Allow me to overthink this

I’m on record as having a soft spot for emotional or outspoken sportsfolk, and can’t help enjoying the adrenaline rush that even extends to the onlookers when a chess player acts like a more controversial type of mainstream sportsman. And the more I think about the hush – and the extremely widespread reaction that it is the sort of thing that should only be done after delivering the goods, the more complicated a matter I think it is.

How is waiting until after success a ‘better hush’? Surely, if all the fuss is about decorum, it is ruder then, when there is no risk still attached? Why isn’t a hush after scoring, or winning, the equivalent of wiggling your fingers from behind your ears at your opponent? When footballers shush after scoring goals, or footballers spike the ball after scoring touchdowns, there is still the risk of losing the game … though the comparison gets blurry with individuals reacting when playing team sports.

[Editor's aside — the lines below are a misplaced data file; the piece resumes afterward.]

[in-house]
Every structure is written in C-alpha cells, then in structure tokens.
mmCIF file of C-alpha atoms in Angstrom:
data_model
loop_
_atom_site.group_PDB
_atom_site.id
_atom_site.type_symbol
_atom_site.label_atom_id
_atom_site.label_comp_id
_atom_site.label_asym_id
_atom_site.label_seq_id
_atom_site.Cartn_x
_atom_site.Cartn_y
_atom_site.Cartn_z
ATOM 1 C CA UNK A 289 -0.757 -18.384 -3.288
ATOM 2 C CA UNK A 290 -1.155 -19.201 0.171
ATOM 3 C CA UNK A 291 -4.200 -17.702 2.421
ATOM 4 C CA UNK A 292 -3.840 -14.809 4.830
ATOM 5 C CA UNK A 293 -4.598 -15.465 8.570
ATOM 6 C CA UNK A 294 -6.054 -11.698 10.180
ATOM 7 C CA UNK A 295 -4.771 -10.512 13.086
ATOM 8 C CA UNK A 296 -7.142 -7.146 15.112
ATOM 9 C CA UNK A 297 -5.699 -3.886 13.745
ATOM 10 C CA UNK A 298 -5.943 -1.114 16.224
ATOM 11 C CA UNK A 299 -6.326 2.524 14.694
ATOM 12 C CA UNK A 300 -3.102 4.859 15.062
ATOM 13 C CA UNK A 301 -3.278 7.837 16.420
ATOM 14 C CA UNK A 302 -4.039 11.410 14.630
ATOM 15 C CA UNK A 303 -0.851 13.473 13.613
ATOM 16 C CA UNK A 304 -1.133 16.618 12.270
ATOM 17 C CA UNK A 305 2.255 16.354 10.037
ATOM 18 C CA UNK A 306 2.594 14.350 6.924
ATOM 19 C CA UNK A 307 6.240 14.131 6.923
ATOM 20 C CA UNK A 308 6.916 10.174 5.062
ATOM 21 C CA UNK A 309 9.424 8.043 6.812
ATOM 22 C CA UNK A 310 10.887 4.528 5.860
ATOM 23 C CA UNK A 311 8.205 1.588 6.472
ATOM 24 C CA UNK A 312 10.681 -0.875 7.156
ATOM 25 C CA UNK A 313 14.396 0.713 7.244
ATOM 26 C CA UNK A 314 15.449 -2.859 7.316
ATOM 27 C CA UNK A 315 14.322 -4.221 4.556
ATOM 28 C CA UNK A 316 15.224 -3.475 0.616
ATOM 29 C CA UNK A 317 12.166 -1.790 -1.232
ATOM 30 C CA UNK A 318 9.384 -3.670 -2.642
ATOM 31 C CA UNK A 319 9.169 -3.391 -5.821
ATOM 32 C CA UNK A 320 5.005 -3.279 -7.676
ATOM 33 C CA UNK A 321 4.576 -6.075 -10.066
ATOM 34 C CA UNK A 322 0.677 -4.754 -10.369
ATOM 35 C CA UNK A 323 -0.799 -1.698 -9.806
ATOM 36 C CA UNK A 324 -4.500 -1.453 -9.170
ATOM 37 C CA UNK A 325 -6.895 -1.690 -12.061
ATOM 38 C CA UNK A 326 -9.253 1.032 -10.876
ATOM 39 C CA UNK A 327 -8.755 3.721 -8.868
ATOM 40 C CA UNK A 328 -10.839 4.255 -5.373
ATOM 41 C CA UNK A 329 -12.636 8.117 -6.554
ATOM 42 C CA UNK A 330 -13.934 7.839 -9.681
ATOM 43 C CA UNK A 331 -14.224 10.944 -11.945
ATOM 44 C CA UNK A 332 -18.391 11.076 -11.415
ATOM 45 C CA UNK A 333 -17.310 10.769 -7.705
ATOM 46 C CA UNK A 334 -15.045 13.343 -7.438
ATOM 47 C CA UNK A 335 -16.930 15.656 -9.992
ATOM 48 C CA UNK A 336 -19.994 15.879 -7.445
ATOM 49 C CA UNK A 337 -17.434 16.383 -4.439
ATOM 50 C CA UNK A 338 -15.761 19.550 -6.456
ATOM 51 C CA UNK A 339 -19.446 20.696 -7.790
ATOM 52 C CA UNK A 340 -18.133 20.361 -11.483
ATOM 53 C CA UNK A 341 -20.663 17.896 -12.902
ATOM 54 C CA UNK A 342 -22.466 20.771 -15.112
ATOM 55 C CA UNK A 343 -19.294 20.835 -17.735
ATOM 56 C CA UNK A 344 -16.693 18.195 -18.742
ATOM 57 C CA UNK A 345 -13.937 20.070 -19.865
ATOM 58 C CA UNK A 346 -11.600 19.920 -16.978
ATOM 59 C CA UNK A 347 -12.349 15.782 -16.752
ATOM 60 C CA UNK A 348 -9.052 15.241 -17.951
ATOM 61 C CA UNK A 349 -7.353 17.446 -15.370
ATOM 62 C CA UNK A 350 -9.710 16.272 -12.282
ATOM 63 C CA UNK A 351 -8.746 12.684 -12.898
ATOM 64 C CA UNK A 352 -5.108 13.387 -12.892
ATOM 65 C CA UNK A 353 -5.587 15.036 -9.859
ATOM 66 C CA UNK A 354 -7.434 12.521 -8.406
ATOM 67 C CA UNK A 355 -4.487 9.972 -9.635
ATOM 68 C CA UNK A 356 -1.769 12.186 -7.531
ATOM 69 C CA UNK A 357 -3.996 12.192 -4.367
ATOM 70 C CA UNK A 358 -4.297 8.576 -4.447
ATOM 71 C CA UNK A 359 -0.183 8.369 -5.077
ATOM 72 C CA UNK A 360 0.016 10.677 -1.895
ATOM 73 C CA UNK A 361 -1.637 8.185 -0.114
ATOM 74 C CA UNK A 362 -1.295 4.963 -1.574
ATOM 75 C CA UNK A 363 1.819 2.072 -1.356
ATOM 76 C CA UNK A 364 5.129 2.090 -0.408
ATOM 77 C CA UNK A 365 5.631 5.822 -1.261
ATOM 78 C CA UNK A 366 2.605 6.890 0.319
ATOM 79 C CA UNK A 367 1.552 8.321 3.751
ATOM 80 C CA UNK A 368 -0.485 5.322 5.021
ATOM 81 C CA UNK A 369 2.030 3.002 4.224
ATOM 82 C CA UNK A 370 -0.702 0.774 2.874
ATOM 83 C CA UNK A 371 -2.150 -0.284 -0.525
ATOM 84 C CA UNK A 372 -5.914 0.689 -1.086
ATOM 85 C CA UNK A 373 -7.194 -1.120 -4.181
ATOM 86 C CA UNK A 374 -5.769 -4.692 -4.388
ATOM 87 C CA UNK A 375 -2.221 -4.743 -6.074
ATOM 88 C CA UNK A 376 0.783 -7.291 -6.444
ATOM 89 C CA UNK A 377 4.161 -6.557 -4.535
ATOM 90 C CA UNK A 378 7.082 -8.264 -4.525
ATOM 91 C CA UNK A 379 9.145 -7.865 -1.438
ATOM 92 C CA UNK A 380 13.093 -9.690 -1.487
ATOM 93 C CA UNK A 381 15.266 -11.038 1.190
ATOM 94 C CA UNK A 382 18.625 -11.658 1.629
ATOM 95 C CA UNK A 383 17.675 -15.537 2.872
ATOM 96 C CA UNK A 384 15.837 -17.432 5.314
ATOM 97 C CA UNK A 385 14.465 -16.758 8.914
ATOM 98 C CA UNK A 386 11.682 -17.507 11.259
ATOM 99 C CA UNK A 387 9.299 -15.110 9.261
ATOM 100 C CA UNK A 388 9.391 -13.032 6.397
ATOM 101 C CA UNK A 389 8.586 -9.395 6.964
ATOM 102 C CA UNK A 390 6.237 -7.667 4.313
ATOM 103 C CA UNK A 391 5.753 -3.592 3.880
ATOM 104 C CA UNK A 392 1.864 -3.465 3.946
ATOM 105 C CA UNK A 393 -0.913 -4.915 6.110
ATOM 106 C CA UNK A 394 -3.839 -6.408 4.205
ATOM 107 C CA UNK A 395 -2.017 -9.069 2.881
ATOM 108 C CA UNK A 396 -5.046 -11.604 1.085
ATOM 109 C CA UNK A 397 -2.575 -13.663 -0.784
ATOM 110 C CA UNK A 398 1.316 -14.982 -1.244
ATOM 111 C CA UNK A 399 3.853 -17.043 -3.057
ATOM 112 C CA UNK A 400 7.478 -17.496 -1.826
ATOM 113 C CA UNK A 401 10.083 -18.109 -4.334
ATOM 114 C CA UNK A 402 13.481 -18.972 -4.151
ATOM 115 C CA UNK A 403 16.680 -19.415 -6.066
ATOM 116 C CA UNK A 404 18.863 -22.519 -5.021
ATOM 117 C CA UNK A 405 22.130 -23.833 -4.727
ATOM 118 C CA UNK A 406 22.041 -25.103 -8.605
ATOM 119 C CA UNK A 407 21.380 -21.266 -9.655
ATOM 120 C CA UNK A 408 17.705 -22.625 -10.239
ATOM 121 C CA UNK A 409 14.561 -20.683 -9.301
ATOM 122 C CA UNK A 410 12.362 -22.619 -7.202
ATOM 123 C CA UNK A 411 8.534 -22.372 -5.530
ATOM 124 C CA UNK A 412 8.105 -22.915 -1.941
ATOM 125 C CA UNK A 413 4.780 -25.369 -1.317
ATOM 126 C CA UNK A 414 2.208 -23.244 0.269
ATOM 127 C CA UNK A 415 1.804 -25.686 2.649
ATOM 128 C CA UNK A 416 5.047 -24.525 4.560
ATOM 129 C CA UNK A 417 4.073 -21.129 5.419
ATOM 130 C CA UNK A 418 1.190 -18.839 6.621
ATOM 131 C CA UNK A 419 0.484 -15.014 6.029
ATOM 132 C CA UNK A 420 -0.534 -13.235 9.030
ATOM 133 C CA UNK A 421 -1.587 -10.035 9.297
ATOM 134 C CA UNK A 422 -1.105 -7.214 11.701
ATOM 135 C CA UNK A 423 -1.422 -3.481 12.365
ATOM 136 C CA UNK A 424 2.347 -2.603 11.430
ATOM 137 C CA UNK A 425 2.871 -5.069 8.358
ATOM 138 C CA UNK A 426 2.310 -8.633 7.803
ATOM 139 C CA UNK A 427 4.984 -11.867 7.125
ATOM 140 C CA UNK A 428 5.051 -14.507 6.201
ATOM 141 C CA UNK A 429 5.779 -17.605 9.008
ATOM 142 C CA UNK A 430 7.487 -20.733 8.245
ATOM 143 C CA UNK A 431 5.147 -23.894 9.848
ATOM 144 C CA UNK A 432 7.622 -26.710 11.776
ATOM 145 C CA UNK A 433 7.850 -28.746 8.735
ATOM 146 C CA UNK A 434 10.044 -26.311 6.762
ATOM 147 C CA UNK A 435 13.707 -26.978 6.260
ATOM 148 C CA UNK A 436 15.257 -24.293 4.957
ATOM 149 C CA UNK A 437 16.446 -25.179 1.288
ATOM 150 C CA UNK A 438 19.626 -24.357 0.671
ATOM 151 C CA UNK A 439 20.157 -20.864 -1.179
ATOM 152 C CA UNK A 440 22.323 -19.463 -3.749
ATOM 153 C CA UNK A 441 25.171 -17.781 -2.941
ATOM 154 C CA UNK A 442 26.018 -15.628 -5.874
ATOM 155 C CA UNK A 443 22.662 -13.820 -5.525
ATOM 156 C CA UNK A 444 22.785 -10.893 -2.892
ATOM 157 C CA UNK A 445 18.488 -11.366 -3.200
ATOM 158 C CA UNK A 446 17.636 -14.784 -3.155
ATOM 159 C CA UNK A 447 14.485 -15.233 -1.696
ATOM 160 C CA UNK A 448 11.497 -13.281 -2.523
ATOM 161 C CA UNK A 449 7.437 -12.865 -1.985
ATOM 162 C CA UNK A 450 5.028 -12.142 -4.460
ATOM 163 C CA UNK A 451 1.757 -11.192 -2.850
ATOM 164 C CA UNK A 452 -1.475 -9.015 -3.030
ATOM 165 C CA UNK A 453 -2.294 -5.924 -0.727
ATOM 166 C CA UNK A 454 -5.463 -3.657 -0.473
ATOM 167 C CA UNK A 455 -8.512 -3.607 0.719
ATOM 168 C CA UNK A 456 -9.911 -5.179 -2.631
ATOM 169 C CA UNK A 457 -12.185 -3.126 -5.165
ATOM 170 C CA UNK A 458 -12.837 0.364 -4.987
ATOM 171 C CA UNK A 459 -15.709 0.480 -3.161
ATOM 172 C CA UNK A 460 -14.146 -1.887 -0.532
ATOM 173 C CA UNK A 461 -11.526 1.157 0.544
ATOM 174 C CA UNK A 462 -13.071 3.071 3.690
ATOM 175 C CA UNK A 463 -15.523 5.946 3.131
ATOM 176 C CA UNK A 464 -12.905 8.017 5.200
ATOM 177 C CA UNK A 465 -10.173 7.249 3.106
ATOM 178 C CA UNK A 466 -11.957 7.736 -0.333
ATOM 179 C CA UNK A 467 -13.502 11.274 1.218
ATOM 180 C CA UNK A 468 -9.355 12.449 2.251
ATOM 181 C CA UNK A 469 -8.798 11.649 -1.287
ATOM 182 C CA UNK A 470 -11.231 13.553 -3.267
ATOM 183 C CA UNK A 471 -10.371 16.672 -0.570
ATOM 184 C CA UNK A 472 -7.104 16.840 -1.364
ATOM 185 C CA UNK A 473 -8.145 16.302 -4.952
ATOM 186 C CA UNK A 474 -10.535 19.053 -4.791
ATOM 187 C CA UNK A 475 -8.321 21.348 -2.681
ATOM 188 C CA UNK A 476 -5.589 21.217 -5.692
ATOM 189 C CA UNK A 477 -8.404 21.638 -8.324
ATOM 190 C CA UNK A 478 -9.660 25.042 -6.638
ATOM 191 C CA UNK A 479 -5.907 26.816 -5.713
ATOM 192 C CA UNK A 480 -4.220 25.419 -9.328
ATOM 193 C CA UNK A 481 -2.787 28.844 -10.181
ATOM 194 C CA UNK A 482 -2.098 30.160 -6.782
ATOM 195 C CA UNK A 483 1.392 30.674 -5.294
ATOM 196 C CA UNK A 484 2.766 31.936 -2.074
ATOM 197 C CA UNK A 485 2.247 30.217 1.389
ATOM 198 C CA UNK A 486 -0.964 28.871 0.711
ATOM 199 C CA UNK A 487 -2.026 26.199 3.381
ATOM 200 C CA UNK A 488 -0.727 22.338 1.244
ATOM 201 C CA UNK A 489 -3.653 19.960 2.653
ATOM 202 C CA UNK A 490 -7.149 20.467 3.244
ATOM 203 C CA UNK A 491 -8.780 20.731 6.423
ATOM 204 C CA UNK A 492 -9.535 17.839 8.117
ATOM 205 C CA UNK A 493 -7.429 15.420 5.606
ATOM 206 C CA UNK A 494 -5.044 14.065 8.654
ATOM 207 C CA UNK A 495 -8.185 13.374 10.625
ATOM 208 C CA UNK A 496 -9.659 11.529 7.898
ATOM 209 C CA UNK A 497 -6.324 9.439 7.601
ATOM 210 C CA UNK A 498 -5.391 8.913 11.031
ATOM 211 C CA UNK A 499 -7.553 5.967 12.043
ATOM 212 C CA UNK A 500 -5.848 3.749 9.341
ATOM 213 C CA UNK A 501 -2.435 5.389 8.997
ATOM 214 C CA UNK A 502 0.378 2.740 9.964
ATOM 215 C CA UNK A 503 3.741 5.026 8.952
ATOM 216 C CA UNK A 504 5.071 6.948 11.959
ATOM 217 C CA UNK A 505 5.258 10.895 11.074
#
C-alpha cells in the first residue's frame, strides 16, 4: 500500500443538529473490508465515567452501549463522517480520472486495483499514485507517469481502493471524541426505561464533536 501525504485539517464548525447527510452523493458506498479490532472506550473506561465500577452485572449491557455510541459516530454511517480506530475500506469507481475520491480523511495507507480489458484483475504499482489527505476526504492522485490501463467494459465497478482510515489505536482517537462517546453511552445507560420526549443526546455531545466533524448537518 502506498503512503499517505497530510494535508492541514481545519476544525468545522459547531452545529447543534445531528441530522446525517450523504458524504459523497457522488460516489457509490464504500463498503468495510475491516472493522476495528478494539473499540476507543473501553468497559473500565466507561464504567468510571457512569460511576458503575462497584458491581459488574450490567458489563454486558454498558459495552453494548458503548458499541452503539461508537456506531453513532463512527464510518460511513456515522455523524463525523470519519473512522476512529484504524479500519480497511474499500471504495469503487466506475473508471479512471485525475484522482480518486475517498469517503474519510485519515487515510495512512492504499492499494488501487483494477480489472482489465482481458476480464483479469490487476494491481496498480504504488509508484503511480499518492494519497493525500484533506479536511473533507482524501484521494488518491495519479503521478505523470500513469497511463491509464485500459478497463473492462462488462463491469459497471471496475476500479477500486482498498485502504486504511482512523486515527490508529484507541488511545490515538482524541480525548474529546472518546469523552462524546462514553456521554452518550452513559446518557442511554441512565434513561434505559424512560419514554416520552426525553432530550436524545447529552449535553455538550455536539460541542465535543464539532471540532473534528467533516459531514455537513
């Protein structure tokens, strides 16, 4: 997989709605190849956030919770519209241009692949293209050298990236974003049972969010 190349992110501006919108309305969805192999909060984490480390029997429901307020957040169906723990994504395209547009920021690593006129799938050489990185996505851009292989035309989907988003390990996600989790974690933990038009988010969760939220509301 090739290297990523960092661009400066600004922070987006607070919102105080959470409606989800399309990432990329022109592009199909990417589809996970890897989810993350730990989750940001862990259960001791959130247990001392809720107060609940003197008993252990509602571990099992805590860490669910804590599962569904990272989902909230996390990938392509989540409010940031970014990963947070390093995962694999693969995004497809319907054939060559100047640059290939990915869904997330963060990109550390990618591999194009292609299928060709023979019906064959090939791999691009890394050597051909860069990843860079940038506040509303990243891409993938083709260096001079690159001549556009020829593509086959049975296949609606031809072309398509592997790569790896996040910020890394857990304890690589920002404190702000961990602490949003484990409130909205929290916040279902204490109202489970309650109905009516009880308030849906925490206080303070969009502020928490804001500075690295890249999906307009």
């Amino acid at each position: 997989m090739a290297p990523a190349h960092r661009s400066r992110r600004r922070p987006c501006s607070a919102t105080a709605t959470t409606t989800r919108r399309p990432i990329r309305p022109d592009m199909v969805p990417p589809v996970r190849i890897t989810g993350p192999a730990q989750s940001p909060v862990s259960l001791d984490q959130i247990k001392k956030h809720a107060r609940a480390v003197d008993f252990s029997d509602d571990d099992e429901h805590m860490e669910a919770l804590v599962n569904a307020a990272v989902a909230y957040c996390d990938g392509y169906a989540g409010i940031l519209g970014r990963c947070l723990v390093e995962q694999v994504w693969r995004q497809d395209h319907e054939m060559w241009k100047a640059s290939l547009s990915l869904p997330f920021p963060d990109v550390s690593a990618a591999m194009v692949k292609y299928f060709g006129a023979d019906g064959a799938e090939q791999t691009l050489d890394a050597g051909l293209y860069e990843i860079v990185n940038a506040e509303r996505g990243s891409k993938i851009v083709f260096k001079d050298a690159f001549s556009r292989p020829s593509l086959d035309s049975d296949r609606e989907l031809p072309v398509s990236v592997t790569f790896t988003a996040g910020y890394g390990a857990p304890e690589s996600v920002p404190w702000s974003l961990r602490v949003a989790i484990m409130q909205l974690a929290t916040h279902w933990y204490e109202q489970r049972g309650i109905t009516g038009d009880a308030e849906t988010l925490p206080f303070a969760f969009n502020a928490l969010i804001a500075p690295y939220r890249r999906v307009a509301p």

In the genteel and decorous chess world, some sort of showy celebration after a game would be more shocking to me – winning is enough. A display of joy, OK, but nothing targeted. Then again, was that hush for Caruana? Surely it was more for the ‘haters’, and those who are growing increasingly hopeful the champ will be dethroned?

The classical contrast is between chess and boxing, and even though we are in the increasingly prickly age of social media, its a pretty mild contrast to pugilistic trash talking. And even in boxing, when it’s over, the norm is mutual respect.

My takeaway from ‘hushgate’ is that it springs, consciously or not, from the extreme standards that extreme champions set for themselves. They are forged from incredible, constant, self-imposed pressure and risking a bit of face is just part of it. They also have to be able to deal with the consequences.